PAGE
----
Commentary: China woes hit Asia chemicals

06 June 2014 10:06  [Source: ICB]

As China’s government attempts to rein in spiralling levels of personal and corporate debt by tightening credit limits in the official and shadow banking sector, chemical producers in Asia are feeling the pinch.

As manufacturers – used to easy credit conditions – struggle to finance or refinance their debt requirements, activity is slowing, and demand for chemicals is declining. Add to that the ramp up in China capacity expected this year and the outlook appears weak in many products.

HSBC’s manufacturing purchasing managers’ index (PMI) for China rose only marginally to 49.4 in May, indicating that output is still contracting. This is the fourth month in a row that falling output has been reported.

As this week’s price trends section shows, lacklustre China demand has become an important factor in regional styrenic, expandable polystyrene (EPS) and acrylonitrile (ACN) markets.

Asia petchemsAsian polystyrene (PS) and acrylonitrile-butadiene-styrene (ABS) producers and traders have found demand stagnating in China in recent weeks, failing to maintain a temporary uptick seen in April. Buyers are maintaining low stock levels as they expect poor demand conditions to continue for months. One convertor said orders for exports are down by over 10% this year. Operating rates for PS and ABS are in the low-70% range while in Taiwan they have fallen to around 60%.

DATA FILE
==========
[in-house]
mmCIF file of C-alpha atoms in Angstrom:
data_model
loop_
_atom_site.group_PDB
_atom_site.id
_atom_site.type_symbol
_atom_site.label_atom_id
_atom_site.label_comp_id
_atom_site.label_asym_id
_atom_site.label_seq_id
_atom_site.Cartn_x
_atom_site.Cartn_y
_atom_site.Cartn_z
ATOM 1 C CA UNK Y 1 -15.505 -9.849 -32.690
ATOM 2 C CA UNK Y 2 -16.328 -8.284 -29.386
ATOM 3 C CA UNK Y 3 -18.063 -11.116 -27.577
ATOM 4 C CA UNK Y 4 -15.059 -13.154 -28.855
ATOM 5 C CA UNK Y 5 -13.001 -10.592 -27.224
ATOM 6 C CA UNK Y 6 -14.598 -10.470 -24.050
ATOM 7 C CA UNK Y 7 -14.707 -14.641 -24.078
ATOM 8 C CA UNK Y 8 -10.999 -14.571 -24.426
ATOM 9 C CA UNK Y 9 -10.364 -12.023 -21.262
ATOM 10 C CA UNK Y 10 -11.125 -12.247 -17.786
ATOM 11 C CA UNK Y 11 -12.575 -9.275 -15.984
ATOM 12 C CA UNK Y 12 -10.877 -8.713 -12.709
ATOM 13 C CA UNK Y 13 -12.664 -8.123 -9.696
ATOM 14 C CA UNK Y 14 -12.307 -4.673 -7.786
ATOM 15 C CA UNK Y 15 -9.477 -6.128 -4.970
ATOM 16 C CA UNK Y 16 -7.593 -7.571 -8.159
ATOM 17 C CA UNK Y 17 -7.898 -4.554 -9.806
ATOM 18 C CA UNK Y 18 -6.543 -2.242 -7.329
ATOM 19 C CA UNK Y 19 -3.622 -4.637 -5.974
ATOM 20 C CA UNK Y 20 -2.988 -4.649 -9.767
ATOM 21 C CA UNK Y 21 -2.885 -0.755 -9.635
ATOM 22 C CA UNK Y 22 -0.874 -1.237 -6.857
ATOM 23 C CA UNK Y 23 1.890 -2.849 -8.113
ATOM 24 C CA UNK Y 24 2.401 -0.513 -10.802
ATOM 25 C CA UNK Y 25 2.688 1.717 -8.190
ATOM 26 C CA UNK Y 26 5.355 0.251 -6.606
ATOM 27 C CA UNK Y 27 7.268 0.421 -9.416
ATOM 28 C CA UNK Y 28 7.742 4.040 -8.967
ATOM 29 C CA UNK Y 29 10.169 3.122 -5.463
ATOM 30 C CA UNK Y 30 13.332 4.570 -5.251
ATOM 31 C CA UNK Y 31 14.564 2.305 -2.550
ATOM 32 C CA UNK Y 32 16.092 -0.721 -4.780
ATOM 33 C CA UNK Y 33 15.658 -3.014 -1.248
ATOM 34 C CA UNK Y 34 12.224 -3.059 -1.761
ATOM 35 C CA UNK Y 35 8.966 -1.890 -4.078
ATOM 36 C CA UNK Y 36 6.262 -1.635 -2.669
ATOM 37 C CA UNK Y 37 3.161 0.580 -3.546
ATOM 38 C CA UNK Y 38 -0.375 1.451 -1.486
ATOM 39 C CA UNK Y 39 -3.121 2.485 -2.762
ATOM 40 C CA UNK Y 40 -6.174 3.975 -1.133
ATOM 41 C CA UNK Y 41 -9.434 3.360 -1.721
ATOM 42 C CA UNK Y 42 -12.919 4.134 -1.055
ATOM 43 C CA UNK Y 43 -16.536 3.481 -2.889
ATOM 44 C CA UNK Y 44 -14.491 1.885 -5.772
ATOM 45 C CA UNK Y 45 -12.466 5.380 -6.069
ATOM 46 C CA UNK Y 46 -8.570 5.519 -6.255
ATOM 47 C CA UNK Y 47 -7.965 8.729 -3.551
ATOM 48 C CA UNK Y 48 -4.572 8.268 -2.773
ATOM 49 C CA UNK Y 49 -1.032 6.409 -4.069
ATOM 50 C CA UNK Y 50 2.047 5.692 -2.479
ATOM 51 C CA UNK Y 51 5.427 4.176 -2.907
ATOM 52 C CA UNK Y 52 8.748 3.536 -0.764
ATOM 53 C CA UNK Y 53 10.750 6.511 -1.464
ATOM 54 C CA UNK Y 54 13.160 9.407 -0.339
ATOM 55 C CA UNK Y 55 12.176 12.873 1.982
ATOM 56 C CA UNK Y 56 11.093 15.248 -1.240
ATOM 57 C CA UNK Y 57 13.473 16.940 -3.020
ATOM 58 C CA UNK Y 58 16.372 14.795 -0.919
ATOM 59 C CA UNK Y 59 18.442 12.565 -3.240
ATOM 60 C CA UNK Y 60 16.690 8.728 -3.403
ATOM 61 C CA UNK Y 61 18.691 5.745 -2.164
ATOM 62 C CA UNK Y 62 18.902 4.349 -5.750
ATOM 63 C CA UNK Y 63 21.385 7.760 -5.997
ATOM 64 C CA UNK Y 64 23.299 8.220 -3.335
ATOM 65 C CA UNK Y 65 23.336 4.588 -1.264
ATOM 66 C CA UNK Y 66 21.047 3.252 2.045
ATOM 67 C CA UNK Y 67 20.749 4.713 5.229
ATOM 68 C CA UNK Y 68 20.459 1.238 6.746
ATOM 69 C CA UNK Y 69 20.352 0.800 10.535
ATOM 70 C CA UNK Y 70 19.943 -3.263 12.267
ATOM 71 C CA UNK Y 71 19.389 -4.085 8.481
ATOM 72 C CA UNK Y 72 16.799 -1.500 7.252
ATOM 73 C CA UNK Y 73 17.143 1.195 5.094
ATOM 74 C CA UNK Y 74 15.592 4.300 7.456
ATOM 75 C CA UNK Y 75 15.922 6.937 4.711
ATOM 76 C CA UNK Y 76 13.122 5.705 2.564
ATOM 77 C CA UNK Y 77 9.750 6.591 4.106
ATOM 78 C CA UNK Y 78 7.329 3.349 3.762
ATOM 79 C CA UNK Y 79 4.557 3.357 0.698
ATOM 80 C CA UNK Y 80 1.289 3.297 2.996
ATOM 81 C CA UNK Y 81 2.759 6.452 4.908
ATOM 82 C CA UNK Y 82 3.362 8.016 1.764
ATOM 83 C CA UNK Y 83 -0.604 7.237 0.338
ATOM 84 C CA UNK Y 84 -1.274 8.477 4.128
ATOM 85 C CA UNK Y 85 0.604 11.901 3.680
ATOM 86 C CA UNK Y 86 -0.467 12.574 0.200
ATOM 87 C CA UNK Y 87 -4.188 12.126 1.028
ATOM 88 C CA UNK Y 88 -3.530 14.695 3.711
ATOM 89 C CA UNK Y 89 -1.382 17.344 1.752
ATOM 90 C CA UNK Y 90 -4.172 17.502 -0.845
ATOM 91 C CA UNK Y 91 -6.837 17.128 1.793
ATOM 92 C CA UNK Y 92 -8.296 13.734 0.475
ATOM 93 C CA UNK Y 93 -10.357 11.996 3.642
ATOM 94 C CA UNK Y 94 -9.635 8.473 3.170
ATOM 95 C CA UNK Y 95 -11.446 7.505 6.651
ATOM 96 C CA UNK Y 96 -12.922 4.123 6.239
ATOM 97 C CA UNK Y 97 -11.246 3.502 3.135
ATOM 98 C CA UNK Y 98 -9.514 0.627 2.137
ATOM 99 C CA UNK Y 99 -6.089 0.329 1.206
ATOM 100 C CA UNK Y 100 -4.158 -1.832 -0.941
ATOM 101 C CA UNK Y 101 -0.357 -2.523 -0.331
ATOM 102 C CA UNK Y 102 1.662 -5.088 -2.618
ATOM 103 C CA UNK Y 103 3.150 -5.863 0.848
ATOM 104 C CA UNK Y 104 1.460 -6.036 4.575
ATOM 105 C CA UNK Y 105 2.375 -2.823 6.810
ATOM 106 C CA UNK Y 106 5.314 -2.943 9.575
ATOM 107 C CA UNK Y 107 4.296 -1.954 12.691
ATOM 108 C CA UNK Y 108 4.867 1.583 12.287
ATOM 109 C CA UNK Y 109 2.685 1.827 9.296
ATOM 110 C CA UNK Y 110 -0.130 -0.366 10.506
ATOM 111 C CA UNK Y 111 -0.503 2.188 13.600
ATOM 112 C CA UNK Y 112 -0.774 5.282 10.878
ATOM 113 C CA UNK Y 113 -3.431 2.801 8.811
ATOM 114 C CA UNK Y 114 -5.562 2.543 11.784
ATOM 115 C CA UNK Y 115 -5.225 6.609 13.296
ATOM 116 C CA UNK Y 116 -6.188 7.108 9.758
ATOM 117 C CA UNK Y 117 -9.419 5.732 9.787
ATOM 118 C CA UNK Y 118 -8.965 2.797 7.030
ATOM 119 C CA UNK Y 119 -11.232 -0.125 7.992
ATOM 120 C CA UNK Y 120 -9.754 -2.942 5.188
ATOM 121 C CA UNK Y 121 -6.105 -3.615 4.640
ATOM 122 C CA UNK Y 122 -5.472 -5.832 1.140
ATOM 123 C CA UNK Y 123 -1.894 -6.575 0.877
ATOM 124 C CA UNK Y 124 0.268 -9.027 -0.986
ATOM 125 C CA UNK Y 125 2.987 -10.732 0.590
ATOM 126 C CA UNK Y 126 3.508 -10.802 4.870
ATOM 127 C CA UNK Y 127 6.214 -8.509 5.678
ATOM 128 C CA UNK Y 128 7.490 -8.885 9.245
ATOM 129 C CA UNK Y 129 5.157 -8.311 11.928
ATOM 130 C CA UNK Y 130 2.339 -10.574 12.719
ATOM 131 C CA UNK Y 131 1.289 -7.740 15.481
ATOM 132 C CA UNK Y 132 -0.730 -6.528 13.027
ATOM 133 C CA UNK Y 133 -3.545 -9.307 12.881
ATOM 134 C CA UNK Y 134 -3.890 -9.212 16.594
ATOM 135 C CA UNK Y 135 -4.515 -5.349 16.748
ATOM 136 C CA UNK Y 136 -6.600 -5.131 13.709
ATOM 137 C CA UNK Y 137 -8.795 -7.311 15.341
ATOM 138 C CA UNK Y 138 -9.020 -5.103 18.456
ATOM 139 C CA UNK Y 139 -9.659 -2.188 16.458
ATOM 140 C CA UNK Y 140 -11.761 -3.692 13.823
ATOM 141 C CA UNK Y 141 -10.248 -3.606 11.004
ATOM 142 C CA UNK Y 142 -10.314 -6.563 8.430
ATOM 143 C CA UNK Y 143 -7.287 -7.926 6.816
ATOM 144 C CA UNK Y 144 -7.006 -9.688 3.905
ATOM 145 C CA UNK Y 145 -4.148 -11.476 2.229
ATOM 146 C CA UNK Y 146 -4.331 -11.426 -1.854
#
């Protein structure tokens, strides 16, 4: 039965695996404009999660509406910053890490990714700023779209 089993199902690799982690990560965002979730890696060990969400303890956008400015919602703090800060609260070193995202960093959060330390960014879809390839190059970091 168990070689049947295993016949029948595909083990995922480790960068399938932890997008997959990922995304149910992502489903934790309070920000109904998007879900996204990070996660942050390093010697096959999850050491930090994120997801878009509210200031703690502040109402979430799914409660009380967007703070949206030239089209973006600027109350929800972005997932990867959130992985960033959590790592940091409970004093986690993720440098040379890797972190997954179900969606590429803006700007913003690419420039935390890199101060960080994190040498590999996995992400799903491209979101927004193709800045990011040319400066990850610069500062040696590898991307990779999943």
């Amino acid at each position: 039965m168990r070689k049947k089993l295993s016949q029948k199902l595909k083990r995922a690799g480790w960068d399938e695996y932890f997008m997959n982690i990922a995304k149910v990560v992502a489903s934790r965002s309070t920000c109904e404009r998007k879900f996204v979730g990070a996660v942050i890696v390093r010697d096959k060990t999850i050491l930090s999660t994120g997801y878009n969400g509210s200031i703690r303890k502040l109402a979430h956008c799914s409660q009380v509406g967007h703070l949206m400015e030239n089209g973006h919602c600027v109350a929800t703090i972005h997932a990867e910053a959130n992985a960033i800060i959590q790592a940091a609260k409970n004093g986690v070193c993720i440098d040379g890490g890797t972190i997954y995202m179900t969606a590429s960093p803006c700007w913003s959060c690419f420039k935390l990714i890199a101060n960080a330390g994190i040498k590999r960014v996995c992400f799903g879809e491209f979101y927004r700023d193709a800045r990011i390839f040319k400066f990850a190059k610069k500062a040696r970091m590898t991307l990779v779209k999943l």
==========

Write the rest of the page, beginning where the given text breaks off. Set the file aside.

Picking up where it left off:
EPS manufacturers say the pickup in demand has not materialised for resins usually seen during the peak China construction season which got underway in May. China EPS operating rates are in the low- to mid-50% range compared with a typical rate of 60-70% during peak seasonal demand.

Meanwhile in Asia acrylonitrile (ACN), the demand picture is no better. Weak consumption from downstream ABS and acrylic fibre allowed ACN prices to dive by 7.4% from March to May. And this was despite a heavy plant turnaround season tightening supply.

Poor export markets in Europe and the US are also depressing demand. News that the European Central Bank is to lower its deposit rate for commercial banks to -0.1% shows how worried central bankers are about the region’s nascent recovery.

Eurozone economic growth is only 0.2% while inflation edged down to 0.5% in May, well below the ECB’s 2% target.

By: Will Beacham
+44 20 8652 3214

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